CD4 Cell Counting Must not be Sidelined if we are to Beat AIDS
Tom Chiller, Chief, Mycotic Diseases Branch, the Center for Disease and Control Prevention
Which key populations are most at risk from advanced HIV?
My expertise is in fungal diseases. These are opportunistic infections that occur in people with weakened immune systems and can be fatal. People who have low CD4 counts — especially below 200 — are at very high risk of opportunistic infections.
Why do HIV patients need access to CD4 testing?
The best way to determine if they are at risk of an opportunistic infection is to get a CD4 count — via a simple blood test — and then start them on antiretroviral therapy (ART) as quickly as possible. There is a caveat to that, however. If individuals with advanced stages of the disease are given ART, they may suffer from potentially fatal immune reconstitution inflammatory syndrome, or IRIS. So clinicians need to know a patient's CD4 count to be able to make the best healthcare decisions.
Is there confusion about CD4 testing and viral load testing?
I think there is, but these are two very different tests. Viral load measures the virus itself and is a critical way for clinicians to understand how ART treatment is working; whereas CD4 measures a person's immune status. A patient only needs a CD4 test before they are started on ART. If they stay virally suppressed, they won't need a further CD4 test.
Does CD4 testing improve patient care overall?
Absolutely, so we need to make sure HIV programmes understand when CD4 testing should be used. It will help them target their resources in a more appropriate manner so they can get the best outcomes for their patients.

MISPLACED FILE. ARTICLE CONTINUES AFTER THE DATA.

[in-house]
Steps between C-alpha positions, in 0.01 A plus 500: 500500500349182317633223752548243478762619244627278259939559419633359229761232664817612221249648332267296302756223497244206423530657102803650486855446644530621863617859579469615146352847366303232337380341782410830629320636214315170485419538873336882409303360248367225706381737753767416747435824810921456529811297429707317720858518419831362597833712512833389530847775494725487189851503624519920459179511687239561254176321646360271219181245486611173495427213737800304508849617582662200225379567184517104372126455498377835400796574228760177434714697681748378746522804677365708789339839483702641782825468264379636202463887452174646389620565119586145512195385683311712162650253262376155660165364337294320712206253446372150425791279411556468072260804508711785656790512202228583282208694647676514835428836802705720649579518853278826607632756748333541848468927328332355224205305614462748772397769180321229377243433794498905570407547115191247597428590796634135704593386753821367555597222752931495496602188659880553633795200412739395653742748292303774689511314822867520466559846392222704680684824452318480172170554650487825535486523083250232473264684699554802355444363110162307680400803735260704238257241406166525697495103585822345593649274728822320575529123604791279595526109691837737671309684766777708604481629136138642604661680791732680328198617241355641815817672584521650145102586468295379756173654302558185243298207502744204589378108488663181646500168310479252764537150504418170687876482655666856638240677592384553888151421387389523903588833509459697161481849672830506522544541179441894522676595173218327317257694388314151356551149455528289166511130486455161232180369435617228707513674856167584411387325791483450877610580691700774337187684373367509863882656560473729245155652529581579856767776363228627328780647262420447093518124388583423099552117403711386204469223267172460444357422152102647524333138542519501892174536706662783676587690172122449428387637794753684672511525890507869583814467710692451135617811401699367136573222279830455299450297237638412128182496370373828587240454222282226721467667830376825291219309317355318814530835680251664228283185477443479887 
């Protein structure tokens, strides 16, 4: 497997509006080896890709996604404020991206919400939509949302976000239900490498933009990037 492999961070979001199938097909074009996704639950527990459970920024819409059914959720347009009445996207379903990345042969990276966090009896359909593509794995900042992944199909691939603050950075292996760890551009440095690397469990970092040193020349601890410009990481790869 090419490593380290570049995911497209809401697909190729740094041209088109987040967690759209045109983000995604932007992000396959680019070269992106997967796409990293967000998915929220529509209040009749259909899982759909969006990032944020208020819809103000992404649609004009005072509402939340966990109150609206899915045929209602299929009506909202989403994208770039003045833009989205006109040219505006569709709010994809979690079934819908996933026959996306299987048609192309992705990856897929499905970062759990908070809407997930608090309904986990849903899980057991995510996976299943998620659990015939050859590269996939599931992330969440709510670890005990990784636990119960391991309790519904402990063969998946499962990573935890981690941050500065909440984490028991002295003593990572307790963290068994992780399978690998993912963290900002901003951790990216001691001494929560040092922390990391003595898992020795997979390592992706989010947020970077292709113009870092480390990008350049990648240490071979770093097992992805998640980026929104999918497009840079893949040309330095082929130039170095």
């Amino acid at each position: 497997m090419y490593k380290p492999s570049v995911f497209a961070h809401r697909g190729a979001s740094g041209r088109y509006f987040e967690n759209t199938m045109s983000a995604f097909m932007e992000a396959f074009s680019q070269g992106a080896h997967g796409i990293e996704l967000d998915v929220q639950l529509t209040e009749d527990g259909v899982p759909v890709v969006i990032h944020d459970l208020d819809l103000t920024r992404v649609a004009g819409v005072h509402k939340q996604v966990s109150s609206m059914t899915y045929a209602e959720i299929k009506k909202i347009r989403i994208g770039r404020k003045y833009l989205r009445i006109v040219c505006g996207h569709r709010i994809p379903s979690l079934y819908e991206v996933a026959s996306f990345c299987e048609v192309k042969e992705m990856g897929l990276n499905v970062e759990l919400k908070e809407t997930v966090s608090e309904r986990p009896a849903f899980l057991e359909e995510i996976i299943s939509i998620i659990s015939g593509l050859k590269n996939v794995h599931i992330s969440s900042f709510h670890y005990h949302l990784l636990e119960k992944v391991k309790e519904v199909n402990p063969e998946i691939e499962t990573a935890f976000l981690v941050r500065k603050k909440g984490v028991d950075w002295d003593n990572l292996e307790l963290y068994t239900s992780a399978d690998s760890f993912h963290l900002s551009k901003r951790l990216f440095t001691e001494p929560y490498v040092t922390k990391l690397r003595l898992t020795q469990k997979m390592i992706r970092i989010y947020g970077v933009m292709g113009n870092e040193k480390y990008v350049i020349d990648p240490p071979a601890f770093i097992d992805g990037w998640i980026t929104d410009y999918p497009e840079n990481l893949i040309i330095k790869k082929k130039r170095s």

Why count CD4 cells?
CD4 T lymphocytes (CD4 cells) are a type of white blood cell in human blood that play a major role in protecting the body from infection.
There were approximately 36.7 million people living with HIV at the end of 2016. iii
The African Region is the most affected region, with 25.6 million people living with HIV in 2016.iii
The African region also accounts for almost two thirds of the global total of new HIV infections.iii
CD4 cells are major targets for HIV. The virus binds to CD4 cells, enters them, replicates inside them, and eventually kills them.iv
The Centers for Disease Control and Prevention (CDC) considers people who have an HIV infection and CD4 counts below 200 cells/mm3 to have AIDS (stage III HIV infection), regardless of whether they have any signs or symptoms.v
CD4 Cell Counting
HIV Advanced Disease Management More than a third of people starting ART have advanced HIV disease, and an increasing number of patients re-present to care at an advanced stage of HIV disease following disengagement from care.
WHO CD4 Guidelines for Immunocompromised Patients The challenge for clinicians is not just to treat HIV patients with antiviral therapies – but to understand exactly how far their immune system has been compromised. Otherwise, they become susceptible to life threatening, opportunistic diseases.
CD4 Must Not be Sidelined if we are to Beat AIDS Opportunistic infections that occur in people with weakened immune systems can be fatal. People who have low CD4 counts — especially below 200 — are at very high risk of opportunistic infections.
Funding Drives Countries To Choose Between CD4 Testing And Viral LoadCD4 testing is the recommended way to identify people in advanced stages of the disease and whose reduced immunity therefore exposes them to potentially fatal, opportunistic infections.